US oil heating costs to be highest ever
Oct 15, 2011 - The US-based Energy Information Administration is predicting an increase in heating costs across the board this winter, with those using heating oil to be hardest hit.
In what must be good news for pellet manufacturers serving the US market, the report released earlier this week projects average household heating expenditures
for natural gas, propane, and heating oil will increase by 3 per cent, 7
per cent, and 8 per cent, respectively, this winter (October 1 to March
31) compared with last winter, while electricity heating expenditures
fall by less than 1 percent. Average expenditures for households that
heat with oil are forecast to be higher than in any previous winter.
This forecast reflects higher prices for natural gas, propane,
and heating oil, and slightly milder weather than last winter in much of
the Nation contributing to lower consumption in many areas (see EIA Short Term Energy and Winter Fuels Outlook slideshow).
According to the National Oceanic and Atmospheric Administration's (NOAA)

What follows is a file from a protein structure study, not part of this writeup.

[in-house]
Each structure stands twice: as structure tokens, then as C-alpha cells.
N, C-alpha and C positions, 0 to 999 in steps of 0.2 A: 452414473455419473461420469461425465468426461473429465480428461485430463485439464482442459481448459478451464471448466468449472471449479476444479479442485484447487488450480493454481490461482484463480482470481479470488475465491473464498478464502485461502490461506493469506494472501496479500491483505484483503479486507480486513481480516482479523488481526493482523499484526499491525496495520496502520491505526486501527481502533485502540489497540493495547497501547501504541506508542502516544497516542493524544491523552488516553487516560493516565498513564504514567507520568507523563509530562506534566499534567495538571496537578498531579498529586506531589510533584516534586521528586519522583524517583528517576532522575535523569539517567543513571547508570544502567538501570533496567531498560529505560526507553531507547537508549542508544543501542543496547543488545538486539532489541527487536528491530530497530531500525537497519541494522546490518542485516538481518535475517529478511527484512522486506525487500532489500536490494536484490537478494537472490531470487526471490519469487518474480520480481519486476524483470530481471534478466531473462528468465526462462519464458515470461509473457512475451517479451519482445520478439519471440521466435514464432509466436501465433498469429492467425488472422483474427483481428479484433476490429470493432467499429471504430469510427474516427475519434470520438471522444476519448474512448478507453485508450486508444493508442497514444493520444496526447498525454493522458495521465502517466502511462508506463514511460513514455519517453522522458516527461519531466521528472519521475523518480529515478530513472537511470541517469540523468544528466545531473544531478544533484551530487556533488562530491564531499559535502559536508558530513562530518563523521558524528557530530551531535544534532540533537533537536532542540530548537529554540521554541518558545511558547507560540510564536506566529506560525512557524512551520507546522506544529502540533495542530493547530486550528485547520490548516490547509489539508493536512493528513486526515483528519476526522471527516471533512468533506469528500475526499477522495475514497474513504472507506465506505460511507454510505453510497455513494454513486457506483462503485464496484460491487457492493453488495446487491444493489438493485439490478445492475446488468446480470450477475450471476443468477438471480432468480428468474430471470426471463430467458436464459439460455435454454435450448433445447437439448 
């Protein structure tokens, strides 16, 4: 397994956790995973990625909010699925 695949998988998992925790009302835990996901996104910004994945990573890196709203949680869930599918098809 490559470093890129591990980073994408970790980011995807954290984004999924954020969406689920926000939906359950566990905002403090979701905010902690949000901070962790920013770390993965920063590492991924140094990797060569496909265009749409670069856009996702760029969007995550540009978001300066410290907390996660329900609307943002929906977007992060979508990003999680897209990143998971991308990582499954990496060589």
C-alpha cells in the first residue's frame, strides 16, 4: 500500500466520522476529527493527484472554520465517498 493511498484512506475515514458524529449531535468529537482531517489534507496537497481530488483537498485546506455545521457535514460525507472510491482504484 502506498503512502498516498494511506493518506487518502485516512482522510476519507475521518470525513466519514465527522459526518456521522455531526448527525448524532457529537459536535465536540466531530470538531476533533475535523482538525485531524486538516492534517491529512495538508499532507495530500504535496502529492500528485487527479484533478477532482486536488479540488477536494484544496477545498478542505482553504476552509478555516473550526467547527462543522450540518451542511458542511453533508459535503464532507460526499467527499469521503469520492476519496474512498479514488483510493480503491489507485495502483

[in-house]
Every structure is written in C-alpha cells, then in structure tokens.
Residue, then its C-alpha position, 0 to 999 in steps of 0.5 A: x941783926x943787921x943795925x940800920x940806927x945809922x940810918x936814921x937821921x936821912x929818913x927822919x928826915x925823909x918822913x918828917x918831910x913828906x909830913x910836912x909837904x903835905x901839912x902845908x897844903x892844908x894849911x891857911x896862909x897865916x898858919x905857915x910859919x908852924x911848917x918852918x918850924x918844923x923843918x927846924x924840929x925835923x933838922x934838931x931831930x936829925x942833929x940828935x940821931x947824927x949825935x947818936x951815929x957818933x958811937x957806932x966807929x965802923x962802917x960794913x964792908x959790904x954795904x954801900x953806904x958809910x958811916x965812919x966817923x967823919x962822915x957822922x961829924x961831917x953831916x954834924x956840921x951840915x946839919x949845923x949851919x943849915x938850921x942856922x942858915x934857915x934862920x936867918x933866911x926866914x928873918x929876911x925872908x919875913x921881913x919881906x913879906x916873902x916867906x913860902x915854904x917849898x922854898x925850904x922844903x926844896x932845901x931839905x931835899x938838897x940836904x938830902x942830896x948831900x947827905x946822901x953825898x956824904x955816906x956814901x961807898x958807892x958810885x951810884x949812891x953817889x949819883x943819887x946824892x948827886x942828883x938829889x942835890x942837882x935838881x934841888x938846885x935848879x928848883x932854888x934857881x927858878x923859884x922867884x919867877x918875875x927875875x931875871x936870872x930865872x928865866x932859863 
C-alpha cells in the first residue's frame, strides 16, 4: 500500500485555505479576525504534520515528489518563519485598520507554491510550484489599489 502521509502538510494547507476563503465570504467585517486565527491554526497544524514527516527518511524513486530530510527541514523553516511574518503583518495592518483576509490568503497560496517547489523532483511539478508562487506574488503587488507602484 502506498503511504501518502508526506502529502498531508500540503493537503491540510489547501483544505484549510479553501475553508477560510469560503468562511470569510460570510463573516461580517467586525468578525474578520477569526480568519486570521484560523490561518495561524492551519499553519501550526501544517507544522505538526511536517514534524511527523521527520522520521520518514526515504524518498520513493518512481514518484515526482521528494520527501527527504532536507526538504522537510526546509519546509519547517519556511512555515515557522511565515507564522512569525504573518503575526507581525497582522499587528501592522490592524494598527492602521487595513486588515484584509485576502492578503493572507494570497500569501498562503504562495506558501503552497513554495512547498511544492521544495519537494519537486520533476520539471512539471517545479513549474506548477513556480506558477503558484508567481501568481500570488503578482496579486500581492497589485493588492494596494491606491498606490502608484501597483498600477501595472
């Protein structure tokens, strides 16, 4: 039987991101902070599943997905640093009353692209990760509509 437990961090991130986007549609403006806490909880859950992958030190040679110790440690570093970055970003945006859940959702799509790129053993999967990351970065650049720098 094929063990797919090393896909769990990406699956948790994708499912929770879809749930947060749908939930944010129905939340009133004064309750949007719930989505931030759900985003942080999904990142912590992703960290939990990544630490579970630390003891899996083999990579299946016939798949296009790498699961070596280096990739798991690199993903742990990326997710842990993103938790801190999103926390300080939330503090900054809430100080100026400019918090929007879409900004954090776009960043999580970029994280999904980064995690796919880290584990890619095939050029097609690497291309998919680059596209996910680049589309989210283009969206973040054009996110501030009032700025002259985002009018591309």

most recent projection of heating degree-days, the lower-48
States are forecast to be 2 percent warmer during the October through
March winter heating season compared with last winter. However, heating
degree-day projections vary widely among regions, with the West
projected to be about 3 percent colder than last winter, and the South
projected to be about 5 percent warmer.
Forecast U.S. real gross domestic product (GDP) grows by 1.5
percent this year and by 1.8 percent next year, slightly lower than in
last month's Outlook. World oil-consumption-weighted real GDP
grows by 3.0 percent and 3.5 percent in 2011 and 2012, respectively,
compared with 3.1 percent and 3.8 percent in the last Outlook.
EIA expects the U.S. average refiner acquisition cost of crude oil to
average $99 per barrel in 2011 and $98 per barrel in 2012, compared with
$100 per barrel and $103 per barrel, respectively, in the previous Outlook.
Natural gas working inventories ended September 2011 at 3.4
trillion cubic feet (Tcf), about 2.6 percent, or 91 billion cubic feet
(Bcf), below the 2010 end-of-September level. EIA expects that working
natural gas inventories will approach last year's high levels by the end
the injection season. The projected Henry Hub natural gas spot price
averages $4.15 per million British thermal units (MMBtu) in 2011, $0.24
per MMBtu lower than the 2010 average. EIA expects the rate of growth
in domestic natural gas production to slow in 2012, with the Henry Hub
spot price averaging $4.32 per MMBtu.